Thanks for the thoughtful comment! It always amazes me how the YEC “scientists” can come off as so convincing if you don’t already understand some of the basics of geology.
Marli, Word Press wasn’t able to deliver my reply; they suggested I try here.
It is always a delight to read and “see” your work. And educational as well!
A rock near hwy. 140 has long captivated the imagination; perhaps now I can better understand its “story”? I’ll give it a try. Thank you.
LikeLiked by 1 person
Thanks for another great post.
Conglomerates: yes. I used the several geological processes evident in conglomerates to try to impress upon my Geo101 students the profundity of deep time. I also once used carefully chosen hand samples of conglomerate as the basis for the entire final exam: “Describe the five [or six or seven or whatever] processes that went in to making this rock….” Students hated the exam, I really hated grading it, so I didn’t repeat.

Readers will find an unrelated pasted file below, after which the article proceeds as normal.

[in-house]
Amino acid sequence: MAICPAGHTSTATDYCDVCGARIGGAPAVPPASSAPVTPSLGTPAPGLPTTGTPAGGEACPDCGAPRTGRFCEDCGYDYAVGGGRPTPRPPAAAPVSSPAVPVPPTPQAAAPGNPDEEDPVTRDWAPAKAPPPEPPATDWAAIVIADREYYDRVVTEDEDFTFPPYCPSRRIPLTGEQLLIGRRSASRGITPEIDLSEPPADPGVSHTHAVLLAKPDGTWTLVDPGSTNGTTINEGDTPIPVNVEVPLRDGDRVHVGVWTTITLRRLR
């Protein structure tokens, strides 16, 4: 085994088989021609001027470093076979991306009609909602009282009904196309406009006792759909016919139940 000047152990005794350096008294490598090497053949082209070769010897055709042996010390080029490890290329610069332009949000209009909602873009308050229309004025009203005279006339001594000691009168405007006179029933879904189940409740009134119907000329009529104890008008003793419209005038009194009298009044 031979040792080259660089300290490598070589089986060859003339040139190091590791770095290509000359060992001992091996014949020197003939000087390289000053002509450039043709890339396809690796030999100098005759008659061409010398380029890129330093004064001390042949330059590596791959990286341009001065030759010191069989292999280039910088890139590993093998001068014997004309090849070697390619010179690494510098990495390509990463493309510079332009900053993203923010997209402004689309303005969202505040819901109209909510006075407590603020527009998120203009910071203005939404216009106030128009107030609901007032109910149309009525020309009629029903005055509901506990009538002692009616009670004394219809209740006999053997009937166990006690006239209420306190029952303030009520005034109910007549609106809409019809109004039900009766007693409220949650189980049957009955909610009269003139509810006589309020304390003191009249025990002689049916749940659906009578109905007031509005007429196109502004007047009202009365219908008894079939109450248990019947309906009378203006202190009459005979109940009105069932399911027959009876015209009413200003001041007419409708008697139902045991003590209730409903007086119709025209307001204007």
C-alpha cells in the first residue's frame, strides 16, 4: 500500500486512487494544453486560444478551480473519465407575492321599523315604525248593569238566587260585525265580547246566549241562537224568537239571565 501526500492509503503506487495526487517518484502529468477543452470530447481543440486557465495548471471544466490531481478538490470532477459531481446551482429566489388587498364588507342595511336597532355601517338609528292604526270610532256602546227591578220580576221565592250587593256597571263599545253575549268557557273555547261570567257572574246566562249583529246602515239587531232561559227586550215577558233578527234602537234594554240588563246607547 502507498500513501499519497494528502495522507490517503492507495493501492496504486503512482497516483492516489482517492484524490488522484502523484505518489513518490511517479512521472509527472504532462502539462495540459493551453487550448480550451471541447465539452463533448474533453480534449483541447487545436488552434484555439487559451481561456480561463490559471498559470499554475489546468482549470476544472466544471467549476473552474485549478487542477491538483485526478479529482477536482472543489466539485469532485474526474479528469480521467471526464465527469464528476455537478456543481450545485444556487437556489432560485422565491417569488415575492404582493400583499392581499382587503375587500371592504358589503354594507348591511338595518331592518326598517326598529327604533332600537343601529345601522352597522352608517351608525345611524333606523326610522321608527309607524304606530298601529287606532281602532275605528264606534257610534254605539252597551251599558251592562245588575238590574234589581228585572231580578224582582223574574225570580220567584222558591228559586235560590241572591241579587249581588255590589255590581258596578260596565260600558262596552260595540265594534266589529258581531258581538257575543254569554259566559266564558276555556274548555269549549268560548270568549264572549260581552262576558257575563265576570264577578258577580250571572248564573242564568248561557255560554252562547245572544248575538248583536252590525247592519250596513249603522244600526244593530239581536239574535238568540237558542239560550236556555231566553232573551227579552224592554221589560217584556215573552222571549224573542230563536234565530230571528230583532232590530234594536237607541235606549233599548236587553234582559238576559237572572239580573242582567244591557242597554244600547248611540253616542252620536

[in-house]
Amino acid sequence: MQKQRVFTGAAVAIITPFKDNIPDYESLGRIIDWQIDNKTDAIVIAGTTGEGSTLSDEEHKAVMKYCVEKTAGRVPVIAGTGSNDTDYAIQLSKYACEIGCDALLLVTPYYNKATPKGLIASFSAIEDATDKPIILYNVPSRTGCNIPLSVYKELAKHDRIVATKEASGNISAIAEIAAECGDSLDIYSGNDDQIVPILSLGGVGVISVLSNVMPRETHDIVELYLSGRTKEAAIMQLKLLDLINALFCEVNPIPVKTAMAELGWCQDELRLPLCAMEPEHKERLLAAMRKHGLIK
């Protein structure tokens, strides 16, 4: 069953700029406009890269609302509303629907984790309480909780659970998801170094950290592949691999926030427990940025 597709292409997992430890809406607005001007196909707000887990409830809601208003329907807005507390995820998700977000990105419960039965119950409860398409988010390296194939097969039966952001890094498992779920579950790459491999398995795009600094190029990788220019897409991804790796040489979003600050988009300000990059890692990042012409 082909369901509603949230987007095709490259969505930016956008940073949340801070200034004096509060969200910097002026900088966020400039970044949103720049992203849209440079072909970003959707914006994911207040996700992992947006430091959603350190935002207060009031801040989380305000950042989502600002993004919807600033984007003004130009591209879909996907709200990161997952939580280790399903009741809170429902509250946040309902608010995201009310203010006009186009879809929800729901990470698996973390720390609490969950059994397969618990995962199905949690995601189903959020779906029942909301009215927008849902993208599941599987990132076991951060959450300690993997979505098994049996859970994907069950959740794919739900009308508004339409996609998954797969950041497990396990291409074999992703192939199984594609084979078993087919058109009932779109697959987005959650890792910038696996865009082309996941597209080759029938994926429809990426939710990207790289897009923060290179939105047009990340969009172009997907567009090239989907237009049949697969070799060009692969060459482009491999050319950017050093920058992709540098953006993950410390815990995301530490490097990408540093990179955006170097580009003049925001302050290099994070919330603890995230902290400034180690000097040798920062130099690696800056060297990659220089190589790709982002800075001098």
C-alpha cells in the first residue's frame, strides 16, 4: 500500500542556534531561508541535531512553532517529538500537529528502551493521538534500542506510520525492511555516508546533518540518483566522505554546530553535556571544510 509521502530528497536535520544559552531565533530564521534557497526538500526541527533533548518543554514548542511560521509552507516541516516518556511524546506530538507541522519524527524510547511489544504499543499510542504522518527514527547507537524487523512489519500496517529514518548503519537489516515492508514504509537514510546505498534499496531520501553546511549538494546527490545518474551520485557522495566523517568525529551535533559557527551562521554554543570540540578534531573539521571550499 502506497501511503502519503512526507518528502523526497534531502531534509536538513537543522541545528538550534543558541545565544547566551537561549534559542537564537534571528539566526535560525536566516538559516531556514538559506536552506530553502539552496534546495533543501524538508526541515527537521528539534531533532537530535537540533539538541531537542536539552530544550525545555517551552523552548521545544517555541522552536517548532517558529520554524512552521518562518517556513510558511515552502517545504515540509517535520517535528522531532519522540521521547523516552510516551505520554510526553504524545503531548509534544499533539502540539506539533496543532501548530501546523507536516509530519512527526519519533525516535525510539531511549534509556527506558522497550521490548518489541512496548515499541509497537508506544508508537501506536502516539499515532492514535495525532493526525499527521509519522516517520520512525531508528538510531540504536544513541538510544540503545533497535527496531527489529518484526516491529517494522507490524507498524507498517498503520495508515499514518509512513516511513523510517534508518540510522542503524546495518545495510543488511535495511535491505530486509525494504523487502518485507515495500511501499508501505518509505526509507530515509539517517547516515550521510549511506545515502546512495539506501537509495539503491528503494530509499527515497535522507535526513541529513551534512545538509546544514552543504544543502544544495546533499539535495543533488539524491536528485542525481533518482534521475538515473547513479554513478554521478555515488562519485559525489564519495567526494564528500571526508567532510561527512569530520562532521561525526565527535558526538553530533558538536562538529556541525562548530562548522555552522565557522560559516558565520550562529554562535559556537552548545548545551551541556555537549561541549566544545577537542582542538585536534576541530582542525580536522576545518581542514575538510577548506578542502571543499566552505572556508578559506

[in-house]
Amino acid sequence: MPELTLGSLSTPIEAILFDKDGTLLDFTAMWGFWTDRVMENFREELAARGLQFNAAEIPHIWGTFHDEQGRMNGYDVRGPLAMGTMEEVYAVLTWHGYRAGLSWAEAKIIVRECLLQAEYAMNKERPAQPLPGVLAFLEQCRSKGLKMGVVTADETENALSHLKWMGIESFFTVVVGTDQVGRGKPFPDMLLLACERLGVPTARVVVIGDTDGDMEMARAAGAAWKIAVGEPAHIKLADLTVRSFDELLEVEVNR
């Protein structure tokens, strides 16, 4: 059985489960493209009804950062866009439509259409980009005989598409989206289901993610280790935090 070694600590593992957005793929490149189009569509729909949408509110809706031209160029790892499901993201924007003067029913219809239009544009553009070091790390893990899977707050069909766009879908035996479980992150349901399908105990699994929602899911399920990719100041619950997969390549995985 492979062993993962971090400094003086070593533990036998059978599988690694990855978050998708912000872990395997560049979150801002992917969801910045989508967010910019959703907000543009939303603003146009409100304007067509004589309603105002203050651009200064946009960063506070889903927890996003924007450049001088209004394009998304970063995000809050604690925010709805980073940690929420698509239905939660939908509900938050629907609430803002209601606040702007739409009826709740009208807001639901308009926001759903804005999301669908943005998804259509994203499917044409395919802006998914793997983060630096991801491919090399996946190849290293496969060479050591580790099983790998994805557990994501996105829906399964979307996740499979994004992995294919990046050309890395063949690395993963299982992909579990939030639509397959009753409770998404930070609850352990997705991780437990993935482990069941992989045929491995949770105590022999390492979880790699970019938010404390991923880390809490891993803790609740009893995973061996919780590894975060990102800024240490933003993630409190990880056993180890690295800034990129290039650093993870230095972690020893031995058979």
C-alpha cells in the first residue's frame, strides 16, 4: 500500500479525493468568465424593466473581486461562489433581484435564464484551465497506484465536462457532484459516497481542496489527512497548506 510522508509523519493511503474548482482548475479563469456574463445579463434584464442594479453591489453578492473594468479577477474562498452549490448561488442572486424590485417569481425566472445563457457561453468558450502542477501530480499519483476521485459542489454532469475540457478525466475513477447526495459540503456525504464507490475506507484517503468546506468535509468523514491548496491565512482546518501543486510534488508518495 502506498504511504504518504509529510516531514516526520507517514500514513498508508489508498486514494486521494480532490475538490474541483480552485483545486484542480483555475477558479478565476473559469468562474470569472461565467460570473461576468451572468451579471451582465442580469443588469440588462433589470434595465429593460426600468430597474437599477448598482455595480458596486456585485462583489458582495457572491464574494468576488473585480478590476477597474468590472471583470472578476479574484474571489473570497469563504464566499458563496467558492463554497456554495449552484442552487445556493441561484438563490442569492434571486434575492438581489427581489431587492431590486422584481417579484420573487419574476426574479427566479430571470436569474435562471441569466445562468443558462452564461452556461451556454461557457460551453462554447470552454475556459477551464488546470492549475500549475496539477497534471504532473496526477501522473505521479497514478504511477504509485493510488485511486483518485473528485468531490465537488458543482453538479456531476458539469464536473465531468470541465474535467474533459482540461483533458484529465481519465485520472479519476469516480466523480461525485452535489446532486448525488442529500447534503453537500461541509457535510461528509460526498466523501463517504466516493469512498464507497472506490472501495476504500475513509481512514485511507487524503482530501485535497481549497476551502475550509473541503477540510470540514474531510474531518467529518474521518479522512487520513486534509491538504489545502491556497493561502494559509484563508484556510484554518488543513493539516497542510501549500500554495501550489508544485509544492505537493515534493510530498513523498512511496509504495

Anyhow, thanks again.
Matthew von der Ahe
Thanks Matthew! Sounds like an interesting exam actually! 🙂
I was introduced to your work by Harley Gordon, one of your former Structural Geo students. We met on a mapping project of the Tieton Andesite Flows. Harley is the son-in-law of Daryl Gussey, who leads the work. I volunteer on the project as well. I have no formal schooling in Geology, but I have an unbridled love for the subject. Please keep up the excellent work because I find your blog a most helpful aid to my learning. Cheers! John Lasher
Thanks for the nice comment John! And please say hi to Harley!